Cleveland International Film Festival

The Cleveland International Film Festival (CIFF) is an annual film festival based in Cleveland, Ohio. It is the largest film festival in Ohio. It was first held in 1977, showing eight films over a period of eight weeks at the Cedar Lee Theatre. It has since grown and in 2019 consisted of 213 feature films and 237 short films from 71 countries, and over 105,000 in attendance.[1] 2021 will mark the 45th year for the CIFF.[2]

HistoryEdit

The festival started in 1977 with eight films over eight weeks at the Cedar Lee Theatre in Cleveland Heights.[3][4] In 1991, the festival relocated to Tower City Cinemas in downtown Cleveland. Additional programming and events have also been held at other local venues, including the Capitol Theatre on Cleveland's west side, Shaker Cinemas on Shaker Square, and the Cedar Lee Theatre.[3][4] In 2013, the festival extended to Akron and Oberlin, screening films at the Akron Art Museum, the Akron-Summit County Public Library, and the Apollo Theatre in Oberlin.[3][4] With this expansion has come an increase in attendance: in 2019, the festival hosted over 105,000 attendees.[1] Starting with CIFF43, in 2018, the Festival began offering CIFF East and CIFF West, held at venues on the east and west sides of Cleveland, respectively.[5]

After 30 years at Tower City Cinemas, CIFF announced that it would move to Playhouse Square ahead of the 2021 festival.[6] Due to the global COVID-19 pandemic, the 44th festival, its last at Tower City Cinemas, was canceled. The festival moved to a digital streaming platform for the first time in its history over a two-week period at the end of April 2020.[7]

Recently, the festival has focused on films that dwell on social issues, including feminism, environmentalism, Jewish and Israeli issues, and LGBT issues.[4] The festival also has a focus on family-friendly films and films from Central and Eastern Europe.[4][8]

AwardsEdit

The festival offers multiple awards and honors to its films and filmmakers, including for Best Documentary and for Best Central and Eastern European film.[8] In 2006, the festival introduced The Greg Gund Memorial Standing Up Film Competition, which honors films focused on social justice and activism and is sponsored by The George Gund Foundation in honor of Greg Gund, who died in a plane crash in 2005.[9] Another major award is the Roxanne T. Mueller Audience Choice Award for Best Film, which has been awarded annually since 1988 and is named in honor of the late Roxanne Mueller, who was a film advocate and film critic for The Plain Dealer.[10]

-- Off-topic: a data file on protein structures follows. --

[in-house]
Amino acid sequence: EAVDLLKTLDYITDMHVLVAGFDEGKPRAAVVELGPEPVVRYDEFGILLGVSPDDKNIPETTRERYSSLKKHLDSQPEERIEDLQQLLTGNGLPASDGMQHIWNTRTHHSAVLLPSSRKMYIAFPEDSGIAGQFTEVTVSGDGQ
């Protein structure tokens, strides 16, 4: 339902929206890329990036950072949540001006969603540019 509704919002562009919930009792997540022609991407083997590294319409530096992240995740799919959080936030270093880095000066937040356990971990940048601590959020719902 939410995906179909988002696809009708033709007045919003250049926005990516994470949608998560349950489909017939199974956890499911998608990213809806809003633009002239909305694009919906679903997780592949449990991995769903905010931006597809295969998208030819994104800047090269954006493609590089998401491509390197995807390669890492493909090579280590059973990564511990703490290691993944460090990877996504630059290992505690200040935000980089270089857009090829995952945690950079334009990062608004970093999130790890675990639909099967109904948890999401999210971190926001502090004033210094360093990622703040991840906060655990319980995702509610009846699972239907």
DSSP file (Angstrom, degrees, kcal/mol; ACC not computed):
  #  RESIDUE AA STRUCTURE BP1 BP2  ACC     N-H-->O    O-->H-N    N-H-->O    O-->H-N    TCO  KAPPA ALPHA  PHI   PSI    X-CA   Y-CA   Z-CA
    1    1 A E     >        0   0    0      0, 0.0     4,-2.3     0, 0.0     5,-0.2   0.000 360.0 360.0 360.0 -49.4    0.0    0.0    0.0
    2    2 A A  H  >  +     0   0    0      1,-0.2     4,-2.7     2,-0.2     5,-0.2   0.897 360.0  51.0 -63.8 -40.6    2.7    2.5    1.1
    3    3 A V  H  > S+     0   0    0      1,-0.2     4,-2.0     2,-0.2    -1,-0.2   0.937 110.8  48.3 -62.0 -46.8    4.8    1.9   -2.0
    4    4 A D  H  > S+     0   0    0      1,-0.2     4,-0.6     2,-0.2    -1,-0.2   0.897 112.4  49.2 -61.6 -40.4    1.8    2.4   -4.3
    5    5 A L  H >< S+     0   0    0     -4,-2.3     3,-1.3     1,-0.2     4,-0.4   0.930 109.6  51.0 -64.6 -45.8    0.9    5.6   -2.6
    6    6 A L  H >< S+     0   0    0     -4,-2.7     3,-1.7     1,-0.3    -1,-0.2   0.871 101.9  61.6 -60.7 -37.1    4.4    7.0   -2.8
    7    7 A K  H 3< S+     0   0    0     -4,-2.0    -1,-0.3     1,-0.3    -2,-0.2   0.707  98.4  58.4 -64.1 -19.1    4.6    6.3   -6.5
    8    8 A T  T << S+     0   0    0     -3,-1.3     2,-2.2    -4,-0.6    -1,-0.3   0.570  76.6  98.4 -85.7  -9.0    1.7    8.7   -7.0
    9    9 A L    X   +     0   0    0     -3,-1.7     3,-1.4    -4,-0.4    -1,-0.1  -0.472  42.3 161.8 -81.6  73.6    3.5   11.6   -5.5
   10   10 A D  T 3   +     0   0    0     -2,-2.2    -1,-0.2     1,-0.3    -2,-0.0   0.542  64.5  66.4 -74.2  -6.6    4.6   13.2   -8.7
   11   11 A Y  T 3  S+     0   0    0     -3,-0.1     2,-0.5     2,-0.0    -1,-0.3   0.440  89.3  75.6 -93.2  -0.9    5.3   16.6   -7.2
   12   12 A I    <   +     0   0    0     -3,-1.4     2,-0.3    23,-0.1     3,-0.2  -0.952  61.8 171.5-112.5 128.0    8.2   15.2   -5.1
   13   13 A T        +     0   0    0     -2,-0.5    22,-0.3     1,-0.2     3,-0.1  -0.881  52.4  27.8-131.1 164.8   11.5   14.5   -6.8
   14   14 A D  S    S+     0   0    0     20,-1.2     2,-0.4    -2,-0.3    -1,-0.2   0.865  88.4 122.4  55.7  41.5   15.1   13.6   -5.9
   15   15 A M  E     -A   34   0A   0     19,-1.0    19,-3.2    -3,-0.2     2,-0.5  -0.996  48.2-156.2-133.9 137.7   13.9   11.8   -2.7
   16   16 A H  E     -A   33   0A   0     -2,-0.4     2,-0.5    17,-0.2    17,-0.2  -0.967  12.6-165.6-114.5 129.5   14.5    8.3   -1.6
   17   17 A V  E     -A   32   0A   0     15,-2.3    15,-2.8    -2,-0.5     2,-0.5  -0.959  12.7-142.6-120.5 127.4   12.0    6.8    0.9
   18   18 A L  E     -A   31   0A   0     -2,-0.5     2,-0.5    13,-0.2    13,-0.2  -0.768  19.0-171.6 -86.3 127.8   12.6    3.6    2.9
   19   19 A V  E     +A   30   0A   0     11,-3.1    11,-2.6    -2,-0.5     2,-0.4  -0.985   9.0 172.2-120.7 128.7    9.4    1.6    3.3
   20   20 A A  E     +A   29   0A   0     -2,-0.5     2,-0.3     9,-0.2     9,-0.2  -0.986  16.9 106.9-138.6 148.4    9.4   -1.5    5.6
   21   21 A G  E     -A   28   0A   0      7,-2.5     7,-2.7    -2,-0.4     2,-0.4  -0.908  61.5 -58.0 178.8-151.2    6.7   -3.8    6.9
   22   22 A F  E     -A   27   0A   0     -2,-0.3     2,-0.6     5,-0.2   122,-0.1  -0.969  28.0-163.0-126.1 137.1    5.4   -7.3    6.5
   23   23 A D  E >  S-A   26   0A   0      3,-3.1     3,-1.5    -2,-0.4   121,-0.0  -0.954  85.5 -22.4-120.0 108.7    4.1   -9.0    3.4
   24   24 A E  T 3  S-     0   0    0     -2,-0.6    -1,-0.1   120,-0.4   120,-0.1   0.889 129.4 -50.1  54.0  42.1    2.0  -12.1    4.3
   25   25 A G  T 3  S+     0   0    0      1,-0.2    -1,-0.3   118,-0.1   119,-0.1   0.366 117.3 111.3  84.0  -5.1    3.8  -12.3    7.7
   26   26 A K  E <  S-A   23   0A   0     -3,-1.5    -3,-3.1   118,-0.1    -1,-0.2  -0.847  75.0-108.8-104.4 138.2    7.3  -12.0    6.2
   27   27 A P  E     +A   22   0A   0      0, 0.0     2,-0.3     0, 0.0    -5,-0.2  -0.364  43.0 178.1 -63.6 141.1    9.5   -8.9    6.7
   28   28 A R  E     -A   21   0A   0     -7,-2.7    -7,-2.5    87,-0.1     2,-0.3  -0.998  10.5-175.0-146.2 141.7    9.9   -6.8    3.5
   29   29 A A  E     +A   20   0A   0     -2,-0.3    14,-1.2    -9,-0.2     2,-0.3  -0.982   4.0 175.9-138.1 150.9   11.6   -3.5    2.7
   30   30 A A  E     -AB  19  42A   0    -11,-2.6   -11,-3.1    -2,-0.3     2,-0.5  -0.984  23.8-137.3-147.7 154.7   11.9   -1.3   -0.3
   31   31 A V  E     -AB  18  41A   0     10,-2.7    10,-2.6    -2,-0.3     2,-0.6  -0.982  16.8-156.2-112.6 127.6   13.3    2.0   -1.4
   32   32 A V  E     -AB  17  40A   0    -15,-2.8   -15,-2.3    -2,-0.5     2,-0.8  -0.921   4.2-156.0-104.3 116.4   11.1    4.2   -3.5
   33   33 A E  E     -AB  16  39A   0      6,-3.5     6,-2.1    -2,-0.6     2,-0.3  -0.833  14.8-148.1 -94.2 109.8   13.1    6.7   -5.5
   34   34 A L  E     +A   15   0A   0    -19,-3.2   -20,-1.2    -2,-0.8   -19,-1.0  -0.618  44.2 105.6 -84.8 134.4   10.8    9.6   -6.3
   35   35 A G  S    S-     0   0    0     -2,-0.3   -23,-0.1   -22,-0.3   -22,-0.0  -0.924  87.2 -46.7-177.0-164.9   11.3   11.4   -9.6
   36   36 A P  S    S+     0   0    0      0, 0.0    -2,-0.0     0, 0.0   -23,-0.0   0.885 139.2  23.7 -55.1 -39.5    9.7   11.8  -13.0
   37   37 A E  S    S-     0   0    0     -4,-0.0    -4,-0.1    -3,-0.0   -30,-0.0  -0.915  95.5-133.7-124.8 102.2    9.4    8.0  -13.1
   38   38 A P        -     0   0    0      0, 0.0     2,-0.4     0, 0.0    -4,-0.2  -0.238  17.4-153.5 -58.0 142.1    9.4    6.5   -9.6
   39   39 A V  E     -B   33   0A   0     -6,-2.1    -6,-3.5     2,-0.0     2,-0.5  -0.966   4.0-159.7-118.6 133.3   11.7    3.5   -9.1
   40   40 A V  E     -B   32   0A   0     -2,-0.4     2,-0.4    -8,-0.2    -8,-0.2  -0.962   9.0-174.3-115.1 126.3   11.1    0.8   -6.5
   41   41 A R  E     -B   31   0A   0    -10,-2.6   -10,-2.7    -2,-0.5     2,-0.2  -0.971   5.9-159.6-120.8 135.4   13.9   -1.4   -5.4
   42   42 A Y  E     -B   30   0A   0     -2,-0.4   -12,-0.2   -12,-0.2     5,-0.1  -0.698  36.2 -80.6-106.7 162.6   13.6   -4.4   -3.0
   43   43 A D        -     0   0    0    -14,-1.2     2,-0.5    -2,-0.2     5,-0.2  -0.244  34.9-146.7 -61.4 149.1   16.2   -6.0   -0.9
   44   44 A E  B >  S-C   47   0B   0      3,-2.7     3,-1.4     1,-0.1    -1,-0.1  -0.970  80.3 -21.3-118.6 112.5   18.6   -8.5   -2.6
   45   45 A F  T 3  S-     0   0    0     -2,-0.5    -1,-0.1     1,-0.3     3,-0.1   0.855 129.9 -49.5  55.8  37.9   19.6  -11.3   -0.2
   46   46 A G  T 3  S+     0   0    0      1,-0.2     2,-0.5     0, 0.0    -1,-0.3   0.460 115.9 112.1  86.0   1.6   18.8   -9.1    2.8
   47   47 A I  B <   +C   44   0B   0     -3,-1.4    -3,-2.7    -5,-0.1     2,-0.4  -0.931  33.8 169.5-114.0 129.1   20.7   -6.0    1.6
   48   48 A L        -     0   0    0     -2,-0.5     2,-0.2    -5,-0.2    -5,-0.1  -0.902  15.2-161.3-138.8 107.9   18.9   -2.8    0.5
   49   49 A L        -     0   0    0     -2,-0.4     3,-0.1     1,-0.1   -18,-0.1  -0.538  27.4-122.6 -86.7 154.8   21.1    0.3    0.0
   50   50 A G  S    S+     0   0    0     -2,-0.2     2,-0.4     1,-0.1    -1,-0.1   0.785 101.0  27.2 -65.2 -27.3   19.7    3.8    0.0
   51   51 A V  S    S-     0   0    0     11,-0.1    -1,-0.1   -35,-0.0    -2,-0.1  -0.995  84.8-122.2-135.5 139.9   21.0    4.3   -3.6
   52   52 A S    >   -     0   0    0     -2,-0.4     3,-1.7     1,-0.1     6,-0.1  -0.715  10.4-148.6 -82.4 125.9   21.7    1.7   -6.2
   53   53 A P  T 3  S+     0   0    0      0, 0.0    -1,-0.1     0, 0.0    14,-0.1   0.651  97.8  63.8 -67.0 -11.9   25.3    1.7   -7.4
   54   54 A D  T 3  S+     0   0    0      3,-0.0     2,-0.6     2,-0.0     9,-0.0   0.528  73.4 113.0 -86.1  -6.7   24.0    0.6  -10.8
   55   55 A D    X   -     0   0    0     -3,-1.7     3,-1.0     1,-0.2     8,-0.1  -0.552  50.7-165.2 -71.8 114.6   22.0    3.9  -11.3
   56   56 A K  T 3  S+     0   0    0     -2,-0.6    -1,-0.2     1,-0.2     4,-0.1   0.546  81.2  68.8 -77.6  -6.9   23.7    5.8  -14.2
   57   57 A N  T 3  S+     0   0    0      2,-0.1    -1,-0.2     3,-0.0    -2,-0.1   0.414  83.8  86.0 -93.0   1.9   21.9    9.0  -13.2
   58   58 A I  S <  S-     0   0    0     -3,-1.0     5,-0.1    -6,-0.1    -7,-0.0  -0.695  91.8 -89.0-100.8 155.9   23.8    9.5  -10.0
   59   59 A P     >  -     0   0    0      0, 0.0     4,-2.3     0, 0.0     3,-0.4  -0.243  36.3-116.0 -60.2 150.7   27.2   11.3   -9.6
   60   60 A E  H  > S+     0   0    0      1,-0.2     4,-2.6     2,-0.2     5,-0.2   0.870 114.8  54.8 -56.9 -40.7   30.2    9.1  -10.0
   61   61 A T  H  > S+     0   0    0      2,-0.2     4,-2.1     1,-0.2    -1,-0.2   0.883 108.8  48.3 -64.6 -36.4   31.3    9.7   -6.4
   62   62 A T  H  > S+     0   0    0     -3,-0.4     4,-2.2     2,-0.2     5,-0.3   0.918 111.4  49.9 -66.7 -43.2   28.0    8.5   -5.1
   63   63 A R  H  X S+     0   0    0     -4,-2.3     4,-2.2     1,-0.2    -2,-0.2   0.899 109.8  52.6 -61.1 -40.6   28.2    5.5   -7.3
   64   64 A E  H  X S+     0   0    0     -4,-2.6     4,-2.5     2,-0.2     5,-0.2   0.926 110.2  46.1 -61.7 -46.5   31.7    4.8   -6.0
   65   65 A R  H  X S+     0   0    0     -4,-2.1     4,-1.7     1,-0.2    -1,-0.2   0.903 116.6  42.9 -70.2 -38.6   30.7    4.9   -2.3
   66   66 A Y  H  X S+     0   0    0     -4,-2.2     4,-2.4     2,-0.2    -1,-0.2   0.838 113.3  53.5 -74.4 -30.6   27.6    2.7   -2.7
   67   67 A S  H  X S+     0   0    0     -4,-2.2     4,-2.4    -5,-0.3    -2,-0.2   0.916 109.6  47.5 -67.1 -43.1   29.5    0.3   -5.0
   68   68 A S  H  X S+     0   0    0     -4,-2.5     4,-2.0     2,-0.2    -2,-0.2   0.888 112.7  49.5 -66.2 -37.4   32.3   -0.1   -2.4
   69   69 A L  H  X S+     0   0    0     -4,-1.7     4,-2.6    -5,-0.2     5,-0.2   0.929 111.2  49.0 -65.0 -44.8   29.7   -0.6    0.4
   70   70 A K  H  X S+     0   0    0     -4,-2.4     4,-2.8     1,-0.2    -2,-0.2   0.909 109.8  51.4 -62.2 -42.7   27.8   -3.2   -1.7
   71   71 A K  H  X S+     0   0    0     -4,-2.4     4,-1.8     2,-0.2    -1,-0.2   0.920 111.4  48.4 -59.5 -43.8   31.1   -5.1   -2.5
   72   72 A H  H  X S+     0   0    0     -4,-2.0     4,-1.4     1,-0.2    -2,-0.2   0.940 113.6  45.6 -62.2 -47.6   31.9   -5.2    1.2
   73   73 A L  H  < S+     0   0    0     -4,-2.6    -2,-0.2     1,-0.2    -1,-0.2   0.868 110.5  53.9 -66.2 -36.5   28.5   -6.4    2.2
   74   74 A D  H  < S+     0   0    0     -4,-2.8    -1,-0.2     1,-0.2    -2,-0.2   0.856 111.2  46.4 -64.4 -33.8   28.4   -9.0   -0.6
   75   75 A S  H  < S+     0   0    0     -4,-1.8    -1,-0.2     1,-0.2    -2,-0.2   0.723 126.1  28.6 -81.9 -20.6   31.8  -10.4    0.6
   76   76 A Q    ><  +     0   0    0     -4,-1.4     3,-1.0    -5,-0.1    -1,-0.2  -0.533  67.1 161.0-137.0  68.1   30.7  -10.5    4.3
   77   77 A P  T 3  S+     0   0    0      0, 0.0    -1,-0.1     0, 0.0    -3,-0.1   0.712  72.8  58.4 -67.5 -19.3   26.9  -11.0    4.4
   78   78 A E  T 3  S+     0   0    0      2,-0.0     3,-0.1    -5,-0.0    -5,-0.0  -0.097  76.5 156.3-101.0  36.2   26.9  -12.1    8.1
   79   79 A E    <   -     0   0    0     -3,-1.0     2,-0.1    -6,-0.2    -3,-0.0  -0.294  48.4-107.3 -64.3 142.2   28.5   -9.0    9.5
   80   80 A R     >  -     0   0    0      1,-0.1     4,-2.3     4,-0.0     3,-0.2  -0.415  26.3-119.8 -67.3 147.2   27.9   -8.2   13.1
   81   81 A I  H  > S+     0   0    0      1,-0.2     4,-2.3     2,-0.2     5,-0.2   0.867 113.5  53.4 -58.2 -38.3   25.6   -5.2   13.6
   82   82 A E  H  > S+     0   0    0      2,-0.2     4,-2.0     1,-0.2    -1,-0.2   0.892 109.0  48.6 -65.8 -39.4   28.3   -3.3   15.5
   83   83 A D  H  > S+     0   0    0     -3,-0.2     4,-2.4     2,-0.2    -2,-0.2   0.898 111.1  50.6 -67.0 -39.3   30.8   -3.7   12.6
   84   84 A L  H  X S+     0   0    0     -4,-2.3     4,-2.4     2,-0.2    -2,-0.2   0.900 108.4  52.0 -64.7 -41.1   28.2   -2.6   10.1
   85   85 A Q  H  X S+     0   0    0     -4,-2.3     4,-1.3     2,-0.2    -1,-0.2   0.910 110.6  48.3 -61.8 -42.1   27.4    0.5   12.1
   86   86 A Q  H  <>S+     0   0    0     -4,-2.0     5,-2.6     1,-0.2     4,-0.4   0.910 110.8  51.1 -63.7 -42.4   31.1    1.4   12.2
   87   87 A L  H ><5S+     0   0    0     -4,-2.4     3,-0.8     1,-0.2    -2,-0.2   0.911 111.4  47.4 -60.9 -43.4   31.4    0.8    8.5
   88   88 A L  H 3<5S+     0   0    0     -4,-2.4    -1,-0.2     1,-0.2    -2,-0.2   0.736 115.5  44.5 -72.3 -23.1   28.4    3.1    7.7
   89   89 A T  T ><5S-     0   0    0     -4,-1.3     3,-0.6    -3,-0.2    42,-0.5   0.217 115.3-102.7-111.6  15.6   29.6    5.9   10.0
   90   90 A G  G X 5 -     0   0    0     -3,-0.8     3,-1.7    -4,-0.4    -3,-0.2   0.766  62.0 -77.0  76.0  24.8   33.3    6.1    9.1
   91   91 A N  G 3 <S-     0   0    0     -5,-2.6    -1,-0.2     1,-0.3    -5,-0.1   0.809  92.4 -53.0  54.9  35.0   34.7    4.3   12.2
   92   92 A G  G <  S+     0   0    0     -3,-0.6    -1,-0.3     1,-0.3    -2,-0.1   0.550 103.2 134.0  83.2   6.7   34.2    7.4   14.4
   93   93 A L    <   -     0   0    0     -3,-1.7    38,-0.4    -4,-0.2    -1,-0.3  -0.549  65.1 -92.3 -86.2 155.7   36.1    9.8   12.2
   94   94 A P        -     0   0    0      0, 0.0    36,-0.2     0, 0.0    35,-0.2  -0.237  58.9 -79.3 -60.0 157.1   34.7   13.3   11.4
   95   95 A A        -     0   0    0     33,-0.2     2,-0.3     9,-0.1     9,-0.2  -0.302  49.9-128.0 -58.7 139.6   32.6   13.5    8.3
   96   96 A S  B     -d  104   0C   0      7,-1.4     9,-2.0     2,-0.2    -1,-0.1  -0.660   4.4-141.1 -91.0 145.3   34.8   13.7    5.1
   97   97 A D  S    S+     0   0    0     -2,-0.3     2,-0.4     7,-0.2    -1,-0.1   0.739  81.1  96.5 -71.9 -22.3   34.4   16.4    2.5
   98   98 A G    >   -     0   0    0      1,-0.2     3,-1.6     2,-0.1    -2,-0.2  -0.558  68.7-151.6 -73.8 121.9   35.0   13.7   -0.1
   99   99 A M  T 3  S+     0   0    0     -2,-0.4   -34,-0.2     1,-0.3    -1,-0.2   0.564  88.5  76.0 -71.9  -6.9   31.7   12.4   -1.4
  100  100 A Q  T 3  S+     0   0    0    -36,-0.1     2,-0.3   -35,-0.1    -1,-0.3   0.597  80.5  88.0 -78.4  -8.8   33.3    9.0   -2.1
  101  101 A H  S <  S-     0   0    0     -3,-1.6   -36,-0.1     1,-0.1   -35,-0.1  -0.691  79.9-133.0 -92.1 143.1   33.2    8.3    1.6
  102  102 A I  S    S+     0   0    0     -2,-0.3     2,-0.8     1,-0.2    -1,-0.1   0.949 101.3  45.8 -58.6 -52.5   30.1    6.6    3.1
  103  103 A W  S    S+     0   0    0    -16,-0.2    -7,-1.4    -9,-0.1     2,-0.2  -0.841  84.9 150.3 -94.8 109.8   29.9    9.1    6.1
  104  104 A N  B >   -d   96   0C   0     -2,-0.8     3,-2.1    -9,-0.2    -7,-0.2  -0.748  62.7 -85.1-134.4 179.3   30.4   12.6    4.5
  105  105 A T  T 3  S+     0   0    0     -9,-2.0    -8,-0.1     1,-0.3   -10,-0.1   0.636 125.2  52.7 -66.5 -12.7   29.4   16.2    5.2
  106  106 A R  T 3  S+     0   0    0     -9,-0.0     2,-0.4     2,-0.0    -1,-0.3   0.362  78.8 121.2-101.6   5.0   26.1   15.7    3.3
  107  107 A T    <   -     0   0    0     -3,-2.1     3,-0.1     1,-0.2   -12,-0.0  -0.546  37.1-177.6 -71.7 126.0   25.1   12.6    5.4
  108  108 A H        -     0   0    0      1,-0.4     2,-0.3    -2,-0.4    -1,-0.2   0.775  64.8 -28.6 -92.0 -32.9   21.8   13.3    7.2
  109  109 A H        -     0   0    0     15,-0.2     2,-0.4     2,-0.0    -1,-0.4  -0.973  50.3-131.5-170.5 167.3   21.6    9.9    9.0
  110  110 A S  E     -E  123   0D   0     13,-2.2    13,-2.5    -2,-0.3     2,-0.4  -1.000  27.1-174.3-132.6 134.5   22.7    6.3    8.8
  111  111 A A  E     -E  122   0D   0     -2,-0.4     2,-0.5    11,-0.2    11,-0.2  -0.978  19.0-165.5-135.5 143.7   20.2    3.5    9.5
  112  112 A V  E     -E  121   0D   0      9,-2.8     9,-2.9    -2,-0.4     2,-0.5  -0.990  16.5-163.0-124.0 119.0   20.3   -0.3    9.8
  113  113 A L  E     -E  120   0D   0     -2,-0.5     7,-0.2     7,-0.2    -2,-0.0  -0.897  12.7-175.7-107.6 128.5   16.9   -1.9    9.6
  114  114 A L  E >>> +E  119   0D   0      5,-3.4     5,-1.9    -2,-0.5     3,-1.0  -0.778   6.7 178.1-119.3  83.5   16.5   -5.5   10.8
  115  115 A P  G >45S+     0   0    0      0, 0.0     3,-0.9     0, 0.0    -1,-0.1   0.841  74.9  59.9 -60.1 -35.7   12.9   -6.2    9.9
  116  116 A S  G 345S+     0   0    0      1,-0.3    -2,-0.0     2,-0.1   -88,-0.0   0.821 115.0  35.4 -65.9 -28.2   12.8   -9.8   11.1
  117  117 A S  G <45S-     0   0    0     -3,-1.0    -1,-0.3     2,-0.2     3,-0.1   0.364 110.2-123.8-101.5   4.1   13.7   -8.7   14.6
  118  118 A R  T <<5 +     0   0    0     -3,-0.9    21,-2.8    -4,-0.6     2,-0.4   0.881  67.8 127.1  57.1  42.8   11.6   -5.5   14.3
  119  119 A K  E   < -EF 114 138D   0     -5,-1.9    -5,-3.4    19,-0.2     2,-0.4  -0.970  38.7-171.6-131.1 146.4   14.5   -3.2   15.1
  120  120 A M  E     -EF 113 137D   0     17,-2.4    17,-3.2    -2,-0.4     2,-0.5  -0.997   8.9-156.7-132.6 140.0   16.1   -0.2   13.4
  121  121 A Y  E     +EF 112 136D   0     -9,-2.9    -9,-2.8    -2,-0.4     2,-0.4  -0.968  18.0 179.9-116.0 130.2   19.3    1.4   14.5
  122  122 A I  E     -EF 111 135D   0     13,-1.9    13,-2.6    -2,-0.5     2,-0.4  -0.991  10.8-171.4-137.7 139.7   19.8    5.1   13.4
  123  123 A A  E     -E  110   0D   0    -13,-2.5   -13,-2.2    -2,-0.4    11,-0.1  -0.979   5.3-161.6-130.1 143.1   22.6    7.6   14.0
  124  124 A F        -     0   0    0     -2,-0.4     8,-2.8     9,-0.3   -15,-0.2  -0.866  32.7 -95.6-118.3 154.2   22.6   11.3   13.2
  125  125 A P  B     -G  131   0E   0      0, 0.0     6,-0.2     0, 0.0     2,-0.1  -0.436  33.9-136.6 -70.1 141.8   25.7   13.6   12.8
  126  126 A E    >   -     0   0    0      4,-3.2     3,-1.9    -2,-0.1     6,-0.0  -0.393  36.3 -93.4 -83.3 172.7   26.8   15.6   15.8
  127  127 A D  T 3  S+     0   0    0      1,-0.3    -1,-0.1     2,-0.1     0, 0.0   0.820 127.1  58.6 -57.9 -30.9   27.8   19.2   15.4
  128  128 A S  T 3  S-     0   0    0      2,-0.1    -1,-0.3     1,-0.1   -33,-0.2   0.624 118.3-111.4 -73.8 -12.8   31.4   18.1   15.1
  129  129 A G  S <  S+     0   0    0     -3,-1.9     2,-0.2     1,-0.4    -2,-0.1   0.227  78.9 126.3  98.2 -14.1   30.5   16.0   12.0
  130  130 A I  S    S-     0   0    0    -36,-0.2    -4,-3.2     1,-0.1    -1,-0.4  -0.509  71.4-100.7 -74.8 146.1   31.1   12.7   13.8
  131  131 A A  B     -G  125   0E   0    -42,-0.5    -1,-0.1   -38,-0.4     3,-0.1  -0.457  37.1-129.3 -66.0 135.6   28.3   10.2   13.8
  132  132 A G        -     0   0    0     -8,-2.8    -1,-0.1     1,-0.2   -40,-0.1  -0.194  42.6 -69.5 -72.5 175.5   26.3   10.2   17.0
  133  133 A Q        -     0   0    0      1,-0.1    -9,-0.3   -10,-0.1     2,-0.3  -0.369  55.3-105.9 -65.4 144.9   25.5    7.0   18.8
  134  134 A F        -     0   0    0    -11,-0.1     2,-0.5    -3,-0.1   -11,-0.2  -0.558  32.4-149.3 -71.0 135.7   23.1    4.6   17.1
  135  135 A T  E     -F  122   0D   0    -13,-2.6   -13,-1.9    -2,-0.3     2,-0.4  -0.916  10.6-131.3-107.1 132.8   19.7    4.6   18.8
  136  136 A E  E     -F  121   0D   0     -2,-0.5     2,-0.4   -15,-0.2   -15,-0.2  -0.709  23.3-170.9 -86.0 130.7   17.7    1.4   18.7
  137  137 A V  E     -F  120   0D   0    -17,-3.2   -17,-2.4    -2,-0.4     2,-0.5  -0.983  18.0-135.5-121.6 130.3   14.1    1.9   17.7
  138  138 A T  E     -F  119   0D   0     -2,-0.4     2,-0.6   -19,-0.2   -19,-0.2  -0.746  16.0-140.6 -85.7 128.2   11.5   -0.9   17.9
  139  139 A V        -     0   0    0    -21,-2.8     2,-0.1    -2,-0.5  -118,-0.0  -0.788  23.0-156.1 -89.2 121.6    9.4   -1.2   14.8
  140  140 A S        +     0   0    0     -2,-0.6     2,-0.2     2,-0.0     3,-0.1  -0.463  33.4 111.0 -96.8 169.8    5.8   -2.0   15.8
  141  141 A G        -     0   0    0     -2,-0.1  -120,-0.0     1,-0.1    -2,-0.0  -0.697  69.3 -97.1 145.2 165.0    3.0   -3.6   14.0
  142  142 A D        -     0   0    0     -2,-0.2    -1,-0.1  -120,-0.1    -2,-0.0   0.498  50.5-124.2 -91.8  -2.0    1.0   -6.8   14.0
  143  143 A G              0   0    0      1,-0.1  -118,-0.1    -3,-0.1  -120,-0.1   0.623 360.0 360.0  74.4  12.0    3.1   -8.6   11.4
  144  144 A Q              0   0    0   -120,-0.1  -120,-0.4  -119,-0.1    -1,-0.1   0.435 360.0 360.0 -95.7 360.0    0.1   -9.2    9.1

Roxanne T. Mueller Audience Choice Award for Best FilmEdit

ReferencesEdit

  1. ^ a b "Statistics - Cleveland International Film Festival :: April 7 - 18, 2021". www.clevelandfilm.org. Retrieved 2020-05-09.
  2. ^ "Home - Thanks - Cleveland International Film Festival :: April 7 - 18, 2021". www.clevelandfilm.org. Retrieved 2020-05-09.
  3. ^ a b c Suttell, Scott. "Cleveland International Film Festival to add satellite venues". Crain's Cleveland Business. Retrieved 25 March 2013.
  4. ^ a b c d e Higl, Alexandra (21 March 2013). "Cleveland International Film Festival set to launch". The Carroll News. Retrieved 25 March 2013.
  5. ^ "CIFF Announces Second Year of CIFF West and CIFF East - Cleveland International Film Festival :: April 7 - 18, 2021". www.clevelandfilm.org. Retrieved 2020-05-09.
  6. ^ "CIFF to Move to Playhouse Square in 2021 - Cleveland International Film Festival :: April 7 - 18, 2021". www.clevelandfilm.org. Retrieved 2020-05-09.
  7. ^ "CIFF44 Reinvented - Cleveland International Film Festival :: April 7 - 18, 2021". www.clevelandfilm.org. Retrieved 2020-05-09.
  8. ^ a b "Cleveland International Film Festival". Indie Wire. Retrieved 25 March 2013.
  9. ^ "Festival Features Greg Gund Memorial Competition". The George Gund Foundation. Retrieved 25 March 2013.
  10. ^ Fertal, Caitlin (5 March 2009). "Cleveland festival creates film fever". The Cleveland Stater. Retrieved 25 March 2013.

External linksEdit